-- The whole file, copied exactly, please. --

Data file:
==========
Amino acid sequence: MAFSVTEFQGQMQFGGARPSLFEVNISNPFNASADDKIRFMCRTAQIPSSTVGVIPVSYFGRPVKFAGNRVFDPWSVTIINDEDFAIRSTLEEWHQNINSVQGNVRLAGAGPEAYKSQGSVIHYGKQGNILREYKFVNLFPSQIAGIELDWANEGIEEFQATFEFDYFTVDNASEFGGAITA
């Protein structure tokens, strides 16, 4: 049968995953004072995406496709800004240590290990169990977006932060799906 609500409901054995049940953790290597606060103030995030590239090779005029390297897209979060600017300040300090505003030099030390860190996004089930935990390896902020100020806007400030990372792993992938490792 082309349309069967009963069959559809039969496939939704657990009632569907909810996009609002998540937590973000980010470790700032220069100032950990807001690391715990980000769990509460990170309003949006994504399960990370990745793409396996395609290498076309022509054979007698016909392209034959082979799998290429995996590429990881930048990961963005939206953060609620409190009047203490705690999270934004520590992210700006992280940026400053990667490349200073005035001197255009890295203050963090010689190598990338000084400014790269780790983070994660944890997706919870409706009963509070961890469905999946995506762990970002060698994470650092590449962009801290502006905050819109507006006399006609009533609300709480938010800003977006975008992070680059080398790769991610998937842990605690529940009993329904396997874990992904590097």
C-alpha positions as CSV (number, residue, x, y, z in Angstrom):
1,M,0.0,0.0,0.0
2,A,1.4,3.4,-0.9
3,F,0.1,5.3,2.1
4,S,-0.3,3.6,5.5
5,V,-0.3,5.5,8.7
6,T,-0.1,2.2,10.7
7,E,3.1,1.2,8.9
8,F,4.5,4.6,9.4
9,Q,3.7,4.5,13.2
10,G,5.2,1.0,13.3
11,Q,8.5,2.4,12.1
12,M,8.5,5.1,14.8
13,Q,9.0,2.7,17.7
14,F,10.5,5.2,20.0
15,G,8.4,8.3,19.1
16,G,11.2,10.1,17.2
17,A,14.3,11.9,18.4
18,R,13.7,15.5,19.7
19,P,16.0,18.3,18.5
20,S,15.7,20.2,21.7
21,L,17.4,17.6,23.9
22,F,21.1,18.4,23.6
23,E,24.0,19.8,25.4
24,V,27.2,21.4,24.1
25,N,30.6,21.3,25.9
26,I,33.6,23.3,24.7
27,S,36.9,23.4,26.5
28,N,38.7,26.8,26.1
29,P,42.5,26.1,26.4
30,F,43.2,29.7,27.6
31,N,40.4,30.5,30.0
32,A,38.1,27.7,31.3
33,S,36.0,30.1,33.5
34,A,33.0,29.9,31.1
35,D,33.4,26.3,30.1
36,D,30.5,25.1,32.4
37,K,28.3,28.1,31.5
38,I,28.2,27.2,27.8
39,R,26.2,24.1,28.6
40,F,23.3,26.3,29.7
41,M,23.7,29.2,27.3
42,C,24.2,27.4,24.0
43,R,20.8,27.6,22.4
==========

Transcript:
Amino acid sequence: MAFSVTEFQGQMQFGGARPSLFEVNISNPFNASADDKIRFMCRTAQIPSSTVGVIPVSYFGRPVKFAGNRVFDPWSVTIINDEDFAIRSTLEEWHQNINSVQGNVRLAGAGPEAYKSQGSVIHYGKQGNILREYKFVNLFPSQIAGIELDWANEGIEEFQATFEFDYFTVDNASEFGGAITA
């Protein structure tokens, strides 16, 4: 049968995953004072995406496709800004240590290990169990977006932060799906 609500409901054995049940953790290597606060103030995030590239090779005029390297897209979060600017300040300090505003030099030390860190996004089930935990390896902020100020806007400030990372792993992938490792 082309349309069967009963069959559809039969496939939704657990009632569907909810996009609002998540937590973000980010470790700032220069100032950990807001690391715990980000769990509460990170309003949006994504399960990370990745793409396996395609290498076309022509054979007698016909392209034959082979799998290429995996590429990881930048990961963005939206953060609620409190009047203490705690999270934004520590992210700006992280940026400053990667490349200073005035001197255009890295203050963090010689190598990338000084400014790269780790983070994660944890997706919870409706009963509070961890469905999946995506762990970002060698994470650092590449962009801290502006905050819109507006006399006609009533609300709480938010800003977006975008992070680059080398790769991610998937842990605690529940009993329904396997874990992904590097």
C-alpha positions as CSV (number, residue, x, y, z in Angstrom):
1,M,0.0,0.0,0.0
2,A,1.4,3.4,-0.9
3,F,0.1,5.3,2.1
4,S,-0.3,3.6,5.5
5,V,-0.3,5.5,8.7
6,T,-0.1,2.2,10.7
7,E,3.1,1.2,8.9
8,F,4.5,4.6,9.4
9,Q,3.7,4.5,13.2
10,G,5.2,1.0,13.3
11,Q,8.5,2.4,12.1
12,M,8.5,5.1,14.8
13,Q,9.0,2.7,17.7
14,F,10.5,5.2,20.0
15,G,8.4,8.3,19.1
16,G,11.2,10.1,17.2
17,A,14.3,11.9,18.4
18,R,13.7,15.5,19.7
19,P,16.0,18.3,18.5
20,S,15.7,20.2,21.7
21,L,17.4,17.6,23.9
22,F,21.1,18.4,23.6
23,E,24.0,19.8,25.4
24,V,27.2,21.4,24.1
25,N,30.6,21.3,25.9
26,I,33.6,23.3,24.7
27,S,36.9,23.4,26.5
28,N,38.7,26.8,26.1
29,P,42.5,26.1,26.4
30,F,43.2,29.7,27.6
31,N,40.4,30.5,30.0
32,A,38.1,27.7,31.3
33,S,36.0,30.1,33.5
34,A,33.0,29.9,31.1
35,D,33.4,26.3,30.1
36,D,30.5,25.1,32.4
37,K,28.3,28.1,31.5
38,I,28.2,27.2,27.8
39,R,26.2,24.1,28.6
40,F,23.3,26.3,29.7
41,M,23.7,29.2,27.3
42,C,24.2,27.4,24.0
43,R,20.8,27.6,22.4